In February 2007 Andy Palacio & The Garifuna Collective released Wátina, an album that received unanimous acclaim and elevated the international pro le of the music and culture of Central America’s Afro-Amerindian Garifuna community. On the cusp of tremendous fame, Palacio passed away suddenly at the age of 47 not long after Wátina was released, leaving many to wonder who would continue bringing the voice of his people to the world.
With Ayó (“Goodbye” in the Garifuna language) Palacio’s band proves they are up to the task. With a lineup that consists of the best musicians in the fertile Garifuna music scene, The Garifuna Collective promises to carry the torch of cultural innovation and promotion passed on by Andy Palacio far into the future.
Palacio was already a national hero in his native Belize when he suffered a heart attack and stroke in January 2008. His premature death devastated his fans and community, but the musicians who had accompanied him and the new generation of Garifuna artists he inspired refused to let the story end there.
Indeed, the tale of the Garifuna people has always been one of triumph over tragedy. A minority culture in Central America, descendants of the intermarriage of Africans who escaped their colonial captors and Arawak Indians, the Garifuna have long struggled to maintain their unique language, cultural traditions and music in the face of globalization and discrimination.
Wátina and Ayó producer Ivan Duran notes,“ We are going back to the core values of the project, which is to present Garifuna music to the world, not in a traditional way, not in a museum, but as a living musical form. With Ayó you feel that spirit of being in the village with everybody singing along, everybody being a part of a song, not following a single singer or star. This album sounds like it was made by a band; there’s a group spirit that comes across more clearly than ever before.”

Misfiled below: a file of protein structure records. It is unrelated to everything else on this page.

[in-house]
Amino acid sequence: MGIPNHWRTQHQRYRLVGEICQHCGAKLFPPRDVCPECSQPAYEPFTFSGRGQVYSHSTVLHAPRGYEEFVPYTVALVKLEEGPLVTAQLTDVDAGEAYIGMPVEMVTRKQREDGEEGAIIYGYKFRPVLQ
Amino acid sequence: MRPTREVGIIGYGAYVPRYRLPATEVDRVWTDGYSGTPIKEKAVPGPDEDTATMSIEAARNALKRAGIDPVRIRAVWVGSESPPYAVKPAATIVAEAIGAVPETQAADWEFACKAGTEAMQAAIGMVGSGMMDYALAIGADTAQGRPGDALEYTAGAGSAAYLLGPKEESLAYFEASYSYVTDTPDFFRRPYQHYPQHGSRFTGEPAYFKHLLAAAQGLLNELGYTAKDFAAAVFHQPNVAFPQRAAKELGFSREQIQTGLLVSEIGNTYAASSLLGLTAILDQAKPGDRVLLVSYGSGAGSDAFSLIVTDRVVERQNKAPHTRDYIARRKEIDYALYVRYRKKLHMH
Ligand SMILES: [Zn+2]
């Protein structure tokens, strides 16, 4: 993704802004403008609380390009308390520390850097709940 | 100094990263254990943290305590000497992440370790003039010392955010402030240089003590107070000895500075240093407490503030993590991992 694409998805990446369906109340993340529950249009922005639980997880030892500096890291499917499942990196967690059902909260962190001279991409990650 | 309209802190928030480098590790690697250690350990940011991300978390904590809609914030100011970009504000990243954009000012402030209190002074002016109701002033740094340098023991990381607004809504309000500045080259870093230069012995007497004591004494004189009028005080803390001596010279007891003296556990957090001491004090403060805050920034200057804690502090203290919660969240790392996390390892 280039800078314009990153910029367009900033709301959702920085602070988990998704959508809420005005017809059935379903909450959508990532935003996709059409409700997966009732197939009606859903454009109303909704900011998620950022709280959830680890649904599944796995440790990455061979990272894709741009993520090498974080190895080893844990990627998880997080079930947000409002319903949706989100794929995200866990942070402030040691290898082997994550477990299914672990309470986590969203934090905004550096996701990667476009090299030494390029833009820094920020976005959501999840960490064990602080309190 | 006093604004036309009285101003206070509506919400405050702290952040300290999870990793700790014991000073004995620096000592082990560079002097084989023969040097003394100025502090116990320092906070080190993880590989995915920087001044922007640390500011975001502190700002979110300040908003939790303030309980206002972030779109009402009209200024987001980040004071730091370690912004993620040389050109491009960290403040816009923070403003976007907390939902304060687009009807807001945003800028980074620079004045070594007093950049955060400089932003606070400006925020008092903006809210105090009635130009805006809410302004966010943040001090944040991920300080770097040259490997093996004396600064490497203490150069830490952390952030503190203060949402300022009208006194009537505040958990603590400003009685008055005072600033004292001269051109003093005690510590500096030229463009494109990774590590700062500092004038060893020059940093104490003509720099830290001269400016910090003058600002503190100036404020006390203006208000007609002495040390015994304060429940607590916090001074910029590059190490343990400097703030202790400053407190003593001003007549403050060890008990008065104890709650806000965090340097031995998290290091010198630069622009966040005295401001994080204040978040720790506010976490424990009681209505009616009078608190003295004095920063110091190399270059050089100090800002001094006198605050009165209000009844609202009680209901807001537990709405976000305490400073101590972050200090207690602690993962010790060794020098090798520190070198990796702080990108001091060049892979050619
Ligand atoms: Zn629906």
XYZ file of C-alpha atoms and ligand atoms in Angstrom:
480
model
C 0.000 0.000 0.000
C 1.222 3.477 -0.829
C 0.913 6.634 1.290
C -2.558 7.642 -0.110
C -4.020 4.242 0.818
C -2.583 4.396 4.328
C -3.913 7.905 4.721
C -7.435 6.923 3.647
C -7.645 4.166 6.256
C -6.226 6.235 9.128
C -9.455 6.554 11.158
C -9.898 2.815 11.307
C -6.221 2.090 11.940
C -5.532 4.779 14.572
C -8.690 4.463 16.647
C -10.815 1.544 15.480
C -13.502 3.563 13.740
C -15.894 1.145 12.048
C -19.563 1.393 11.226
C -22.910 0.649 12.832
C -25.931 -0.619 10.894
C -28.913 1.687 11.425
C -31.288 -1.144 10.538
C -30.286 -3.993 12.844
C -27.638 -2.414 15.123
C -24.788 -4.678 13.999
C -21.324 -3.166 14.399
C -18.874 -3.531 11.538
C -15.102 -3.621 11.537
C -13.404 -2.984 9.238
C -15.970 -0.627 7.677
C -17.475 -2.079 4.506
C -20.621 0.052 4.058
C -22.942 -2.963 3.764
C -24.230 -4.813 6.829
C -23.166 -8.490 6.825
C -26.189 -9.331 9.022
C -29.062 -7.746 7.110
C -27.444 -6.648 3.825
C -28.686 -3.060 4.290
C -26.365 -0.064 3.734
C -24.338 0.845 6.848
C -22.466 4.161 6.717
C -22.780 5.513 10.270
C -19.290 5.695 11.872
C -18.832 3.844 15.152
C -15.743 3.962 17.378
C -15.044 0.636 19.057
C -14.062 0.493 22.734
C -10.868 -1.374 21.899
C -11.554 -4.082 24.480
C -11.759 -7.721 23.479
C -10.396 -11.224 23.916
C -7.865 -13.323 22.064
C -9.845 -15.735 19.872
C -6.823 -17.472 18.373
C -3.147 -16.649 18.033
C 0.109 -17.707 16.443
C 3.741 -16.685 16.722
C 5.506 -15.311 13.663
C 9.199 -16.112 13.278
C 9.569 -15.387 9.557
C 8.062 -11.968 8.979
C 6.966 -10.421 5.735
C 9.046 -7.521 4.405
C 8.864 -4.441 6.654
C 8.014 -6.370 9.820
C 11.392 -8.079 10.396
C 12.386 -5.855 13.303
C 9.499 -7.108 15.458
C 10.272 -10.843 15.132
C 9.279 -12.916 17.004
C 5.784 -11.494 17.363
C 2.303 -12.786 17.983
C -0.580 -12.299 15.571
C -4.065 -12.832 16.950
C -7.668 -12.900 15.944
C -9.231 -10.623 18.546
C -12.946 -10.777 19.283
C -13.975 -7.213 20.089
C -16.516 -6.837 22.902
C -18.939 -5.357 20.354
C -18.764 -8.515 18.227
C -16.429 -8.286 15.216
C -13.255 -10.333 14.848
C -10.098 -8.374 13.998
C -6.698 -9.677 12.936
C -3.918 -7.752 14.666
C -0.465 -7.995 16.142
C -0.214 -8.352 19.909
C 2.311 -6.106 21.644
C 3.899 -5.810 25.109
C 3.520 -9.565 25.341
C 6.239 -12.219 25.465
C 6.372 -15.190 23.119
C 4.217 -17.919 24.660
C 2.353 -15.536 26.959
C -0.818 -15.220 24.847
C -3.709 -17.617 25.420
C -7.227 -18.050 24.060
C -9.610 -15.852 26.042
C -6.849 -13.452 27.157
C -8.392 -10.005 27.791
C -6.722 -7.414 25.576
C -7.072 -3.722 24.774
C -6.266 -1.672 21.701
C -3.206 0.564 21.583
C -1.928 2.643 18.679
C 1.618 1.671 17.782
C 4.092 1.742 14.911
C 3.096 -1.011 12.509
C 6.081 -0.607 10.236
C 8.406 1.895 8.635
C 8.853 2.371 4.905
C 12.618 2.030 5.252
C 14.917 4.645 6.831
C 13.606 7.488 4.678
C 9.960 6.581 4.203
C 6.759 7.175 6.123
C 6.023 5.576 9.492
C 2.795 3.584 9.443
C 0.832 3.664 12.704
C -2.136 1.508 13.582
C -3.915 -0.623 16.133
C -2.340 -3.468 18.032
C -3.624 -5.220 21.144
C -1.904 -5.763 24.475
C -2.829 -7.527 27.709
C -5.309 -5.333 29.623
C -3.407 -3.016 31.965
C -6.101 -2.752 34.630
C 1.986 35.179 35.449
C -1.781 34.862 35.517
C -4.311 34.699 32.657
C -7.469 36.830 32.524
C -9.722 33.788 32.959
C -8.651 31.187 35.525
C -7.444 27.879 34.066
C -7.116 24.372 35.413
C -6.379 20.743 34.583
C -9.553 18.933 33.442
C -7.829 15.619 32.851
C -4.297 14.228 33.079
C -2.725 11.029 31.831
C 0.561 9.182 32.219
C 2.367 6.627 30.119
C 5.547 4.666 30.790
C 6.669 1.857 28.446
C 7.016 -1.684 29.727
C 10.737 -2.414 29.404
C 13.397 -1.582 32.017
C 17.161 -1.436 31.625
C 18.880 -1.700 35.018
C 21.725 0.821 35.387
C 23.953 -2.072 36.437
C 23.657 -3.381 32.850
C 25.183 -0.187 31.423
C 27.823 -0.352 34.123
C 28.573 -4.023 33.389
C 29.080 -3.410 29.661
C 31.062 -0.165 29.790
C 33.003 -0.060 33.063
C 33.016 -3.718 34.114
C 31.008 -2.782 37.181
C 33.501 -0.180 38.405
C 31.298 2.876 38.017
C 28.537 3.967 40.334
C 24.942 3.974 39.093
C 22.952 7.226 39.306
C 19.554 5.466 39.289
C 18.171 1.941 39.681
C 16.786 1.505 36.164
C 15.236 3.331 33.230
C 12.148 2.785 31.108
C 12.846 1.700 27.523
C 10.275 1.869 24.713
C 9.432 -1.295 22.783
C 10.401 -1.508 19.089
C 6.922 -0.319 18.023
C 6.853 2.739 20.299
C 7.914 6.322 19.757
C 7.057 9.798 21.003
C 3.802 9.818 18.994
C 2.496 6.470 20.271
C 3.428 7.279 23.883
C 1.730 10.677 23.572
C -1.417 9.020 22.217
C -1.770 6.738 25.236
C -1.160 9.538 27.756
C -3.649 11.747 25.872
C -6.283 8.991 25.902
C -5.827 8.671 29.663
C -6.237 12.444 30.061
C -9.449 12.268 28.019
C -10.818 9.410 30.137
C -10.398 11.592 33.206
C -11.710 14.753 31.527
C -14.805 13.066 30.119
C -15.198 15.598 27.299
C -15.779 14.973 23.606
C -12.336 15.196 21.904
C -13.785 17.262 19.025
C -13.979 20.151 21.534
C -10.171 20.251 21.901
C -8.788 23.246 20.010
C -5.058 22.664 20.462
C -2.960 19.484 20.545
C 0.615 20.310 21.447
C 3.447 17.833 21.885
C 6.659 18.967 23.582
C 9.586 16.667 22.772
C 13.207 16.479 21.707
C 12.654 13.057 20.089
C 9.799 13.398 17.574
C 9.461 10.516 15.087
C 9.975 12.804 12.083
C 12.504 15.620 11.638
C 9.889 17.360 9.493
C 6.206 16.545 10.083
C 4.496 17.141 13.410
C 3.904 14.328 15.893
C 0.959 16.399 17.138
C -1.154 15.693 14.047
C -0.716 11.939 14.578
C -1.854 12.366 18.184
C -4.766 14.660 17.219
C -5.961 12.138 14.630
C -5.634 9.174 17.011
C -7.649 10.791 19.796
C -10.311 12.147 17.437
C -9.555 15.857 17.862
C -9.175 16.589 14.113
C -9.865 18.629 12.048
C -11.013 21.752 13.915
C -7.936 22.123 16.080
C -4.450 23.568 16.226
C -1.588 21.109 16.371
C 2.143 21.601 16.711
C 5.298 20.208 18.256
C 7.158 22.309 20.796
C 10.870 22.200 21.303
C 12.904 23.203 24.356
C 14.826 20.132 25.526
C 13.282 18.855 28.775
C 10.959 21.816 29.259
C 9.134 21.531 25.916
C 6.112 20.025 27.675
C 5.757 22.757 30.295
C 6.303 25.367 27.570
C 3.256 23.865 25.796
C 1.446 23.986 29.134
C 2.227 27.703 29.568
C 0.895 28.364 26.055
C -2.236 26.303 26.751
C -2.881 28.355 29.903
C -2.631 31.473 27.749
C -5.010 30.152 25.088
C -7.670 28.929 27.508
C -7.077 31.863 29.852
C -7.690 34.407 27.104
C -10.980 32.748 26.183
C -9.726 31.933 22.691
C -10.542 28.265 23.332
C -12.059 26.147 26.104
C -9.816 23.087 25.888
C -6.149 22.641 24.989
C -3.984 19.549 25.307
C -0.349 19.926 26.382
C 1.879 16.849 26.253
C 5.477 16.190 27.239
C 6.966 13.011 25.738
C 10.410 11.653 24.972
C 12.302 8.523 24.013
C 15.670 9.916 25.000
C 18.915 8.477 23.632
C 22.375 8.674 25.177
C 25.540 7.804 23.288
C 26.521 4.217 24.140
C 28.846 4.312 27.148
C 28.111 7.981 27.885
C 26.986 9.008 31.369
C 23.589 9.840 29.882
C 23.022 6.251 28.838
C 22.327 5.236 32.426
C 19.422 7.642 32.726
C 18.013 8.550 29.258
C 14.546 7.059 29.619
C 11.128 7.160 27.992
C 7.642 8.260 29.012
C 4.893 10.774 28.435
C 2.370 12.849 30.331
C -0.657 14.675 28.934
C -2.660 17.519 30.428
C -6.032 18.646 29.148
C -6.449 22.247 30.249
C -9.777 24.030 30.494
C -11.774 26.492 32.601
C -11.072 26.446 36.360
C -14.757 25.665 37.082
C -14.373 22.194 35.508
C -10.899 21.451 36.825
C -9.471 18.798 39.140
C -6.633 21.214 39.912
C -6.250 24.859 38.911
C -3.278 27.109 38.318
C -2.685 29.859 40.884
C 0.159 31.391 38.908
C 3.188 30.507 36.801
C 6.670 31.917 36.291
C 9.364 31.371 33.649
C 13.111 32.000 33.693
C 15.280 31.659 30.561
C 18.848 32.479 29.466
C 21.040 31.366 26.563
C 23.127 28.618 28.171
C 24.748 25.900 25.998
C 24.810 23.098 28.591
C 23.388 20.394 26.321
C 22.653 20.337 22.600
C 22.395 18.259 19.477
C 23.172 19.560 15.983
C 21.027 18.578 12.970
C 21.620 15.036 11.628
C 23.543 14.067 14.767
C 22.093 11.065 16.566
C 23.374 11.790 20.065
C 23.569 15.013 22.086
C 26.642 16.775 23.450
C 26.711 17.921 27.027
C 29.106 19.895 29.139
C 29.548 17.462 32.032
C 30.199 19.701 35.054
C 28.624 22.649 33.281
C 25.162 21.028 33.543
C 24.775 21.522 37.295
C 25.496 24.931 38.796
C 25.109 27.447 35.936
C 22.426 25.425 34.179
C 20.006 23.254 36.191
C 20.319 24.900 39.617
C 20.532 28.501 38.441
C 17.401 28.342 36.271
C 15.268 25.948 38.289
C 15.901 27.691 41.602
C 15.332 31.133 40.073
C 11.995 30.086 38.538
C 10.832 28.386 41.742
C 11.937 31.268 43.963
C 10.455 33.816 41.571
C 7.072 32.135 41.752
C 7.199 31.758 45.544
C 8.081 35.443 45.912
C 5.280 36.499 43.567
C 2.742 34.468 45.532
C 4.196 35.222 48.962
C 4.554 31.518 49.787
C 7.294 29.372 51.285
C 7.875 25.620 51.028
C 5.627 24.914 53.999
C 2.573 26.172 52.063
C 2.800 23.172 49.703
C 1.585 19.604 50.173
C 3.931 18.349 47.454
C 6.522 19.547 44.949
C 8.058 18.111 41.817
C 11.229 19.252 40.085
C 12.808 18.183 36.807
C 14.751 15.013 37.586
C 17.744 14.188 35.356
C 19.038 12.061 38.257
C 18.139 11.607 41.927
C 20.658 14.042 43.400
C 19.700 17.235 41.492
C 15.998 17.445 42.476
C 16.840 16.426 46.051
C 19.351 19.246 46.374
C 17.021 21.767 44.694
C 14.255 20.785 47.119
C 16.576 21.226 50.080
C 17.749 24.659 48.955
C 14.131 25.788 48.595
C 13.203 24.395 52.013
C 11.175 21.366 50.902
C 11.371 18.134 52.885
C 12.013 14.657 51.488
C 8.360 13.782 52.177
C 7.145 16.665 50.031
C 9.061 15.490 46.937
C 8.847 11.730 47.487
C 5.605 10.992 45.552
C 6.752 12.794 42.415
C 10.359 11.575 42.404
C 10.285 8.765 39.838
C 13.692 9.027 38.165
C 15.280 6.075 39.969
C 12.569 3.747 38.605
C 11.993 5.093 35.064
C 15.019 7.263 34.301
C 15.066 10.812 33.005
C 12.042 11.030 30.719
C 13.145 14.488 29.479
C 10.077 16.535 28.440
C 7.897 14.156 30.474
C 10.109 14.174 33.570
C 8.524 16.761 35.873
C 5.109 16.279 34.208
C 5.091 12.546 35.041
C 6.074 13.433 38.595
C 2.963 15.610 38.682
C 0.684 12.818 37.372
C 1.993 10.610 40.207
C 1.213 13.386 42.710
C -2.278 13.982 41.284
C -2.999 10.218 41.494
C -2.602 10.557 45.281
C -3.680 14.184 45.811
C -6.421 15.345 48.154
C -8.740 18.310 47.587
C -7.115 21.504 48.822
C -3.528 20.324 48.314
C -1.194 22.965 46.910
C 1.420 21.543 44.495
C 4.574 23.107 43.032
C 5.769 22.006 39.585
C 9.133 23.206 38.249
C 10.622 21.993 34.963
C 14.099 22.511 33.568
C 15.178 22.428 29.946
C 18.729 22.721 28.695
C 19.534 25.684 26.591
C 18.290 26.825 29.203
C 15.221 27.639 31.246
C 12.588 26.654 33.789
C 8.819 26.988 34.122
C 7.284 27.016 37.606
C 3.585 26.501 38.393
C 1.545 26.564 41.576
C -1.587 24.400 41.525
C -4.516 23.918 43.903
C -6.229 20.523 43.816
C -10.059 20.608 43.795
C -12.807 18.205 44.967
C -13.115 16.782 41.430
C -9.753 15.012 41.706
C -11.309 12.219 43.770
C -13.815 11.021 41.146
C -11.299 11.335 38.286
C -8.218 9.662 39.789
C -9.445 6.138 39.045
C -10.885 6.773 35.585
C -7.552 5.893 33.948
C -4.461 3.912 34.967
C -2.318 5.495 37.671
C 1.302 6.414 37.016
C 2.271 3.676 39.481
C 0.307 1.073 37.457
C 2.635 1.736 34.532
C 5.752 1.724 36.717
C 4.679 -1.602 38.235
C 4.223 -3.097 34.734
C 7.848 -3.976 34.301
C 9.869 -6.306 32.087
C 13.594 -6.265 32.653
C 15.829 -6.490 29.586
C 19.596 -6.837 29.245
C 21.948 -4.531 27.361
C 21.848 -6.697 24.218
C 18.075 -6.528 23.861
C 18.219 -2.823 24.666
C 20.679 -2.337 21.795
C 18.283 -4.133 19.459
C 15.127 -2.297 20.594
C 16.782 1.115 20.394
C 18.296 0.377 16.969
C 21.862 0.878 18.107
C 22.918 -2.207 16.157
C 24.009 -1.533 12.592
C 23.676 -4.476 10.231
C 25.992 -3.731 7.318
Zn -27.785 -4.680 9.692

“Anybody can play, anybody can join, The Collective could have a hundred members for all I care,” notes Duran. Musicians young and old are allowed to participate in rehearsals, and the members chosen to be part of the touring group can change depending on circumstances.
The Garifuna Collective’s continued development is the direct result of Wátina’s success and a powerful homage to Andy Palacio’s impact. Duran concludes, “Since that album was released, there isn’t any more fear that Garifuna music is going to die out. Andy’s biggest legacy is just showing the way, proving that the world is interested in this culture’s music. It helped children in small villages understand that their culture is just as important as anybody else’s.
That sense of self-pride is a potent message that continues to echo across Belize and inspire new musicians to keep their traditions thriving.” Ayó carries on that mission and reveals that the well of Garifuna musical talent is deep and continues to be refreshed by new generations.